When I was six and my sister three,
my grandmother gave us each
a quarter and took us to the five
and dime to buy presents
for our parents for Christmas.
Mama loved jewelry, so Judy
and Grandma were looking
through the bracelets, earrings,
and necklaces. Go get your daddy
some Old Spice, Grandma told me.
I found a red box with a photo
of a cherry and crème filling
flowing out of a chocolate.
Queen Anne Cordial Cherries,
my grandmother read.
I had no idea what it meant,
but my grandmother asked
if that was what I wanted
to get my father, and I nodded
and plunked down my quarter.
My grandmother stuck it in a drawer
and said she’d help us wrap
the presents Christmas Eve.
But curious as the Calico,
my sister and I opened the box.
We held a chocolate cup
in our palms and used both
thumbs to pry them open
and, with our tongues, scooped
and swallowed the syrup.
Then we chewed the cherry
and the chocolate, savoring
the sweet taste, and put the box
back in the drawer, repeating
the ritual night after night
until there was only one left.
Grandma gave us the wrapping
paper and we wrote For Daddy
on a tag and placed it under
the tree. When Daddy opened
it, his dark eyes widened.
He laughed and we giggled.
Every Christmas, it became
a game and we’d buy Daddy
a box of Queen Anne Cordials
and eat all but one and he’d
feign surprise and us innocence.
The family tradition continued
even after we left home. We’d
return with jewelry and perfume
for Mother, and sweaters
and Queen Anne’s for Daddy,
and eat all the chocolates but one.
Last Christmas, I asked my husband
for a box of Queen Anne’s. What
about the diabetes? he asked. I promise
I’ll eat only one, I lied. On Christmas
Day, I opened the box and ate
the only chocolate left. My husband
laughed and I feigned innocence.
© by Sharon Waller Knutson.
Used with the author’s permission.
Sharon Waller Knutson lives in a house her husband, Albert, built out of clay from the land on a dirt road in the middle of a wildlife habitat and open range of the Arizona desert. A retired journalist, she writes poetry for readers who don’t normally read poetry. In 2014, Sharon sold her chapbook, My Grandmother Smokes Chesterfields, to winter visitors from all over the world in a café where her husband played guitar and sang country music. Her customers told her they expected her to publish a new poetry book when they returned each year so, in 2015, she published Desert Directions, about her life in the desert. In 2016, she published They Affectionately Call Her a Dinosaur, poems about her customers and other seniors in her life who started new careers, businesses, and relationships after they retired. In 2017, she published I Did it Anyway, poems about how she broke the glass ceiling in the newspaper business in the ‘60s and ‘70s, when women were typically relegated to the society pages. Six other books followed.Sharon's newest is The Vultures Are Circling, her tale of learning to walk again after a serious fall. She and Albert (now retired from his music gig) stay busy raising assorted critters and enjoying their 11 grandchildren and 6 great-grandchildren..Learn more about Sharon here.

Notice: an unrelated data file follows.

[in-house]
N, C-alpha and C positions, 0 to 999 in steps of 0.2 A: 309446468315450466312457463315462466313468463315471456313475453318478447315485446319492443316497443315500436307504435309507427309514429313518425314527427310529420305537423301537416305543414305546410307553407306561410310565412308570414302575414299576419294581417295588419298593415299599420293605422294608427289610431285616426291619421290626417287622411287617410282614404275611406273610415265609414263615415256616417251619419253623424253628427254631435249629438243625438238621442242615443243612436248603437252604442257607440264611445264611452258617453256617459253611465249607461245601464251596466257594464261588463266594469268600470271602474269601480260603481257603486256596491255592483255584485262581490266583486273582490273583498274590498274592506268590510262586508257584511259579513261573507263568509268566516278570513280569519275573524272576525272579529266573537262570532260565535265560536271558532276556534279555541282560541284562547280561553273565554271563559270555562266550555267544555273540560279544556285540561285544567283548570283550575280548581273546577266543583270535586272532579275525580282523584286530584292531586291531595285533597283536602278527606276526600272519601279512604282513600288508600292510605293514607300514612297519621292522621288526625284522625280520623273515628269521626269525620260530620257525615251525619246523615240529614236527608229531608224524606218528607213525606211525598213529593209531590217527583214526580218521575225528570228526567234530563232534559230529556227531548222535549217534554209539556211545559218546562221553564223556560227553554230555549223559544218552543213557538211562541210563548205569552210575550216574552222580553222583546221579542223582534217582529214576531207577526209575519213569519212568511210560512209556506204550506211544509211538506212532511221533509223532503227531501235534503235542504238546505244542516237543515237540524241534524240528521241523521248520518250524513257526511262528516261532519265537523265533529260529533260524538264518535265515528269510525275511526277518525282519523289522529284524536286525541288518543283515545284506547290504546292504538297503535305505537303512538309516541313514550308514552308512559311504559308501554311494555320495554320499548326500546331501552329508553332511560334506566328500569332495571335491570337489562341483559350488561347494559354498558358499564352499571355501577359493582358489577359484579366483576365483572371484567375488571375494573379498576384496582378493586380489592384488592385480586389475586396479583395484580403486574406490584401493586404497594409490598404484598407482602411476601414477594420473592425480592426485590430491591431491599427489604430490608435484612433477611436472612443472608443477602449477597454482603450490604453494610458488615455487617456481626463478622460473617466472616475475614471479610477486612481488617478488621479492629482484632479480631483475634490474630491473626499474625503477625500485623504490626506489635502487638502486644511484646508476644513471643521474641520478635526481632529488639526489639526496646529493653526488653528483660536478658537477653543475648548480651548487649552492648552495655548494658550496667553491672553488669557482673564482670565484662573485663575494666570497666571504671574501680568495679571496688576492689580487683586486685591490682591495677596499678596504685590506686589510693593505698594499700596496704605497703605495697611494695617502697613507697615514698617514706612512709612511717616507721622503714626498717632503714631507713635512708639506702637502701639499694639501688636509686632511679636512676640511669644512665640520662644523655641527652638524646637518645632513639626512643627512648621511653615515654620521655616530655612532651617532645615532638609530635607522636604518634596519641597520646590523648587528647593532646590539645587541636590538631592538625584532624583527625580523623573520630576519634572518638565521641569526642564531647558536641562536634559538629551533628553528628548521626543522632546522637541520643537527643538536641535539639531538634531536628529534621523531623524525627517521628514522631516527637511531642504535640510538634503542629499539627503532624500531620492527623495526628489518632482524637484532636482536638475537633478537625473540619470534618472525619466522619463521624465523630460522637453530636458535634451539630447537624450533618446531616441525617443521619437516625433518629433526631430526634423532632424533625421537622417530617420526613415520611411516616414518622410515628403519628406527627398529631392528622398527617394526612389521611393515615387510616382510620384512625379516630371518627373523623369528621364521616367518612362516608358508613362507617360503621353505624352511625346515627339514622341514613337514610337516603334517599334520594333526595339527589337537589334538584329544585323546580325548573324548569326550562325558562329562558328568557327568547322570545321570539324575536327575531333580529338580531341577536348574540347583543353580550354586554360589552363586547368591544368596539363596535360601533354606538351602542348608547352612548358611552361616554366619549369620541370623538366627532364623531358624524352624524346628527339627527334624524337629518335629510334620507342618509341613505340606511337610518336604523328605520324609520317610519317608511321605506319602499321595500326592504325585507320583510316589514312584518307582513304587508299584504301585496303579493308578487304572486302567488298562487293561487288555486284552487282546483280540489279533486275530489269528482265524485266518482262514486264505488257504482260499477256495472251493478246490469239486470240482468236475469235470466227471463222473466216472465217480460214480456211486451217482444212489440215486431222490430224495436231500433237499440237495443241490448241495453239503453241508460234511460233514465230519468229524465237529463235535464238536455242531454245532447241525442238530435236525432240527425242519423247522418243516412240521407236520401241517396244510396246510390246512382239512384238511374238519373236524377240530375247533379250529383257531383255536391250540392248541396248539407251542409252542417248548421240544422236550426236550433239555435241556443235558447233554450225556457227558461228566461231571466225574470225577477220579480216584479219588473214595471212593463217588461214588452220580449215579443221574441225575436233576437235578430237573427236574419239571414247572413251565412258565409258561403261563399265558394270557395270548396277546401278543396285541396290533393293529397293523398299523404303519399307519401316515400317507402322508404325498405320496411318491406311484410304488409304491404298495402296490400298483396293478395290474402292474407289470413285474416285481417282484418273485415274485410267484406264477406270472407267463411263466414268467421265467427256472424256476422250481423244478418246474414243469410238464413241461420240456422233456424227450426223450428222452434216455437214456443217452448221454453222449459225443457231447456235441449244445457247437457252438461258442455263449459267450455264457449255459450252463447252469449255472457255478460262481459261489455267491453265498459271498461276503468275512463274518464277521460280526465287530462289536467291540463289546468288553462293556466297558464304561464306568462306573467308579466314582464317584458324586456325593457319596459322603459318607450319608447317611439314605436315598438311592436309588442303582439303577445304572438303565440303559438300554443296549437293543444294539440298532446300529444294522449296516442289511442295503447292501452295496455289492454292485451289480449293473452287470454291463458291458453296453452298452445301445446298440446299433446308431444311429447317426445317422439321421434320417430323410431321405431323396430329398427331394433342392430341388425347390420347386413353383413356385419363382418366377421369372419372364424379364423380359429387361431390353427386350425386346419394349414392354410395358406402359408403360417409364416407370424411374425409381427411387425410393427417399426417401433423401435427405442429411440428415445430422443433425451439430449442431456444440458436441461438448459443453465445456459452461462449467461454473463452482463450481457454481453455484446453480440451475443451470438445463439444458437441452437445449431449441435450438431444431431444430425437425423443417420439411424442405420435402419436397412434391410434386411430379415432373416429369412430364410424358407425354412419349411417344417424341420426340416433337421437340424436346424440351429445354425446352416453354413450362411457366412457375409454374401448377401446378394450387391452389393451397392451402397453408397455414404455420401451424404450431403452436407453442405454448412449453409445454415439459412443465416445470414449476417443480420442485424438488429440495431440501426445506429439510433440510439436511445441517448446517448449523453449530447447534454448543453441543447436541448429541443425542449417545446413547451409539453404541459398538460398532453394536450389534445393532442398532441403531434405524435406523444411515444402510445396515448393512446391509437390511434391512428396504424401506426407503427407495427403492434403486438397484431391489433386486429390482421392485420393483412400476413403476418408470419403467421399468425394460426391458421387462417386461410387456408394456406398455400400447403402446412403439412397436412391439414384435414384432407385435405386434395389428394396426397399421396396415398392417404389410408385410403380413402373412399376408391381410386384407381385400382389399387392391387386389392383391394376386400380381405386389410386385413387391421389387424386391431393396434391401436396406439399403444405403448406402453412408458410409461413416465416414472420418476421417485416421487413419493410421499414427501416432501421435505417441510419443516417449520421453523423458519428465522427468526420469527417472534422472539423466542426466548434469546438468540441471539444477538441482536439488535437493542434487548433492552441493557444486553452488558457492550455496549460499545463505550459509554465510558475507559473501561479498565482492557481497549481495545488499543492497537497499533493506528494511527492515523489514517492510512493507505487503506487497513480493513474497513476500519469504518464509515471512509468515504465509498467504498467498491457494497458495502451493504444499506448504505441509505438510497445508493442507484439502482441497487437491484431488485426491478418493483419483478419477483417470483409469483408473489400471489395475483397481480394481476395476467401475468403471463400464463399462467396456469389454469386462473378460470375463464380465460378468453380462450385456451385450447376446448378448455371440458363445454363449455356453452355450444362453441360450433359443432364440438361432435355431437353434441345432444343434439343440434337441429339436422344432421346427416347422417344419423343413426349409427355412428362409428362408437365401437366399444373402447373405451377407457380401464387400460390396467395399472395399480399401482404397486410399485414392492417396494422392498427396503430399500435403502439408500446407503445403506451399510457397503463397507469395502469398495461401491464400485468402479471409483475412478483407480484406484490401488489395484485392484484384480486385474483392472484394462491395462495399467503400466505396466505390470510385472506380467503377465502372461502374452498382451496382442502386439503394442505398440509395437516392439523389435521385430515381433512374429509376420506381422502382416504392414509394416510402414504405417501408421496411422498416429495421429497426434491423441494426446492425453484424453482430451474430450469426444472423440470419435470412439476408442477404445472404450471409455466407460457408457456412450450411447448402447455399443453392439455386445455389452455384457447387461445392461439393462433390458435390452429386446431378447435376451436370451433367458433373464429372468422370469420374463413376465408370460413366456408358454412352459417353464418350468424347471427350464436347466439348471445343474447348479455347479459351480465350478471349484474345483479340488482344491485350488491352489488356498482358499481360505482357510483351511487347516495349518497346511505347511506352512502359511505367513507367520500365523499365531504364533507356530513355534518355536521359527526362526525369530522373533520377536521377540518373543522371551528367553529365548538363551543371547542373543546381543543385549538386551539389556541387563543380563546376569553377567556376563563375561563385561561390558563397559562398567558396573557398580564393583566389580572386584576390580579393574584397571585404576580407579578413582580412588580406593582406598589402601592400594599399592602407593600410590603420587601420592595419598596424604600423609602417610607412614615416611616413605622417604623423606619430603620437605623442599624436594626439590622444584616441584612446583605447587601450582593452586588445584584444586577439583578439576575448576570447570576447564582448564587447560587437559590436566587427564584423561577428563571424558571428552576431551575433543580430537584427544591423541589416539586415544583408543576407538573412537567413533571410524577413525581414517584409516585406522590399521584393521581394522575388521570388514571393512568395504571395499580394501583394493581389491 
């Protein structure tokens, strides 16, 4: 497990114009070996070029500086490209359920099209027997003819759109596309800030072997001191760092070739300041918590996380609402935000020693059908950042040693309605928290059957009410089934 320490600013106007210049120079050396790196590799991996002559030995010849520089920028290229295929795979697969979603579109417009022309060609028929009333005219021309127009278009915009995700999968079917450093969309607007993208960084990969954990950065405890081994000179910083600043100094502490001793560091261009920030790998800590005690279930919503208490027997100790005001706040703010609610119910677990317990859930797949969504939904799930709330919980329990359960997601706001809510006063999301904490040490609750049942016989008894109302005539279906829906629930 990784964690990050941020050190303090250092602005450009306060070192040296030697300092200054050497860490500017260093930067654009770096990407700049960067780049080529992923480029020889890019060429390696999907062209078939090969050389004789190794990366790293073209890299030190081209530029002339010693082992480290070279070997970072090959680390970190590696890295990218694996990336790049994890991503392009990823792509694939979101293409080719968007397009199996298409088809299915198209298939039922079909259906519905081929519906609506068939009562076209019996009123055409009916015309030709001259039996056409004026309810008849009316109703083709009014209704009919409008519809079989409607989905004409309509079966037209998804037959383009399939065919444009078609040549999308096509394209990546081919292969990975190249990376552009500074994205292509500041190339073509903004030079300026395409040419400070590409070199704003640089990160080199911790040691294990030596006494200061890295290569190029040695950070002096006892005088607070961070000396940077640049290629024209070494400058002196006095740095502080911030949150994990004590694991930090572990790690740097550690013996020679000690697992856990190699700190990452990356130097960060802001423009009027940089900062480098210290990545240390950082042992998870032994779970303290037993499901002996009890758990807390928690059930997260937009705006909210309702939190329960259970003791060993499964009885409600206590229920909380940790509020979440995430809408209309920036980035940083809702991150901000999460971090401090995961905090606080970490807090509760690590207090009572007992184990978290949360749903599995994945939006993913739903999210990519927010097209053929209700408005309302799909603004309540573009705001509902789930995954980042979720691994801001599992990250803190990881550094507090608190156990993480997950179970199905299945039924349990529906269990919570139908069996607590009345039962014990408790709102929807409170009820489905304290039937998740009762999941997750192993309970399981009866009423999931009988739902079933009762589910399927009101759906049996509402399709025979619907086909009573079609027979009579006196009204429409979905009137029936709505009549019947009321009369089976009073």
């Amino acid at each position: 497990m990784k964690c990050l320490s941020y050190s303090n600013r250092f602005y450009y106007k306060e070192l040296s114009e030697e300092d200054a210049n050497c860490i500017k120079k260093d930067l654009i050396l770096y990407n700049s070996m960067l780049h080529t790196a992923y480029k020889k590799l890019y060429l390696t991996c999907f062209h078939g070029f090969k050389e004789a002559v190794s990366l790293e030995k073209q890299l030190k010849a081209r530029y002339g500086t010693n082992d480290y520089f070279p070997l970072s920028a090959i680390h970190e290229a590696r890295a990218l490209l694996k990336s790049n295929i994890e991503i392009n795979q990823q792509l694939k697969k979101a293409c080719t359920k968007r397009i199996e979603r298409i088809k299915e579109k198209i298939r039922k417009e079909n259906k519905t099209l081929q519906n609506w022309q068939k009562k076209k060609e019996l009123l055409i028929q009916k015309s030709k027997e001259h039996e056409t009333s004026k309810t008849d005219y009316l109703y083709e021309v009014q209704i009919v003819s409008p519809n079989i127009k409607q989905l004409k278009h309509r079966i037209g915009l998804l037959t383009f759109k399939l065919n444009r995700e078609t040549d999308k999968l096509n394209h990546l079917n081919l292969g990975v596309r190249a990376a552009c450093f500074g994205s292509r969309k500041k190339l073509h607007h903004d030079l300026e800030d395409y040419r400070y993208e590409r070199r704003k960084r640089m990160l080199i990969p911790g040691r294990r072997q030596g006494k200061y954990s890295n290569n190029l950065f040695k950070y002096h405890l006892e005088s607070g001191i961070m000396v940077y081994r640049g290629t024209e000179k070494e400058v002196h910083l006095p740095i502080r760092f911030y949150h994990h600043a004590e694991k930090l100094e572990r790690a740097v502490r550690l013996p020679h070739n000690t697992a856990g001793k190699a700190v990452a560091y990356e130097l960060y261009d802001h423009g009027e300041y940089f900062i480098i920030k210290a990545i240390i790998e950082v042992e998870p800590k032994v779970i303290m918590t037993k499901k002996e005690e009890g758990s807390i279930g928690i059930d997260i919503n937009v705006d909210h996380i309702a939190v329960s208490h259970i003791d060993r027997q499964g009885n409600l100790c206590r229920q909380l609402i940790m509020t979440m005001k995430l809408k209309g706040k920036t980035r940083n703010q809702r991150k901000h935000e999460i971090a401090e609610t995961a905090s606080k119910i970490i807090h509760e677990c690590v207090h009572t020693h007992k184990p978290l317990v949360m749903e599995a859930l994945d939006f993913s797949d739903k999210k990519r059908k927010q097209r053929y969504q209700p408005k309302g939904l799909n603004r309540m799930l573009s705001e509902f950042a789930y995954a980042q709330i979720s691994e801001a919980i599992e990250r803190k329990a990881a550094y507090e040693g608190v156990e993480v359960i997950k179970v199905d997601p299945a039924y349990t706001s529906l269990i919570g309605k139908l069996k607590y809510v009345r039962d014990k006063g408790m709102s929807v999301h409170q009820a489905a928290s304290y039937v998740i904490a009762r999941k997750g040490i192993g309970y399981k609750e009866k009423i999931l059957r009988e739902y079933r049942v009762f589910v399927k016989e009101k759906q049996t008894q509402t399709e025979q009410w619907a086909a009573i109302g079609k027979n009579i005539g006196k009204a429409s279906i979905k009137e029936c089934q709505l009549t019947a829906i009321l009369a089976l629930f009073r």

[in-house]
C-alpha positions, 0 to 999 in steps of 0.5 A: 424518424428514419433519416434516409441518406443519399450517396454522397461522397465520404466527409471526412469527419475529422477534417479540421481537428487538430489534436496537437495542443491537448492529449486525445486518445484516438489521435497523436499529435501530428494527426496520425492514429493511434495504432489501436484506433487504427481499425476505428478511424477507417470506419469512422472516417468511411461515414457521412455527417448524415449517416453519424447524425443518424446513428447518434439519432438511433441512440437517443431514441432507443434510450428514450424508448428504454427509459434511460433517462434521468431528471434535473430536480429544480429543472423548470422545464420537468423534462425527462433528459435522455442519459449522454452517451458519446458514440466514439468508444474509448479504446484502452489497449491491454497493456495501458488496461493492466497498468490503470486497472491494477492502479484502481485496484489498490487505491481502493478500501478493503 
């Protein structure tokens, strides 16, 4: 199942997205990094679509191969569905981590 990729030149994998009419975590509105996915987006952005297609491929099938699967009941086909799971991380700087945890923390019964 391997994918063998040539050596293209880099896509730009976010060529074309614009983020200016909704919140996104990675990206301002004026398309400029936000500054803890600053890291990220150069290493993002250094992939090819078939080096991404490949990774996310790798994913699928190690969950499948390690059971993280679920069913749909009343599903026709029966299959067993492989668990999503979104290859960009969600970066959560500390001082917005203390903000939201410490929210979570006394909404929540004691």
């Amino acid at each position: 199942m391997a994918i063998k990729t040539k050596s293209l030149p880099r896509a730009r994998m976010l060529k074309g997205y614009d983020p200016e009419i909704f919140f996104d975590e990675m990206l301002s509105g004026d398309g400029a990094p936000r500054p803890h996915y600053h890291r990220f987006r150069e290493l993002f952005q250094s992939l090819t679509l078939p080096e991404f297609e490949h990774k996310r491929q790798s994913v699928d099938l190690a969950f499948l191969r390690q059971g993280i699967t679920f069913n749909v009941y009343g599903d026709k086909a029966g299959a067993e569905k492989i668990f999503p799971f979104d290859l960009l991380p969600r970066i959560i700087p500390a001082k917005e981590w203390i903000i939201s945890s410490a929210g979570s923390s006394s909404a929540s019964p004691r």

What a wonderful tradition youve created!
Posted 12/22/2022 09:43 PM
Sharon Waller Knutson:
Thank you all for the wonderful support and Christmas spirit. I have been blessed with a full life and caring friends and family. Merry Christmas to all.
Posted 12/22/2022 03:59 PM
Such a beautiful memory!
Posted 12/22/2022 03:25 PM
Such memories, such a family tradition,
Sharon. Thanks for sharing your Christmas story with us. "Cordially" Yours, Carl.
Posted 12/22/2022 01:20 PM
Brings back my own sweet Christmas memory of licking out the cherries from their chocolate shells.
Posted 12/22/2022 01:17 PM
I love your father's understanding and humor, the carrying on of tradition. What a wonderful story!
Posted 12/22/2022 01:12 PM
Arlene Gay Levine:
The secret rituals of the heart made in childhood, stored forever, perfectly described by Sharon.
Posted 12/22/2022 11:50 AM
It must have been a lovely childhood.
Posted 12/22/2022 10:55 AM
A tradition of love and forgiveness, and a celebration of our human nature.
Posted 12/22/2022 10:35 AM
I like the ones with the creamy liquid in the center!! My daughter always gets me a box for Christmas!! Great poem!!
Posted 12/22/2022 09:53 AM
What a sweet story! I like it (and cherry cordials).
Posted 12/22/2022 08:35 AM
Such a heartfelt memory! Thank you for sharing and bringing a smile to our faces.
Posted 12/22/2022 08:33 AM
Don't we all have great stories? This is one of them. Wonderful.
Posted 12/22/2022 07:24 AM
A wonderful poem, stirring memories of my grandmother and my eldest daughter. Who doesn't love a chocolate cherry cordial, huh? Merry Christmas, y'all.
Posted 12/22/2022 06:10 AM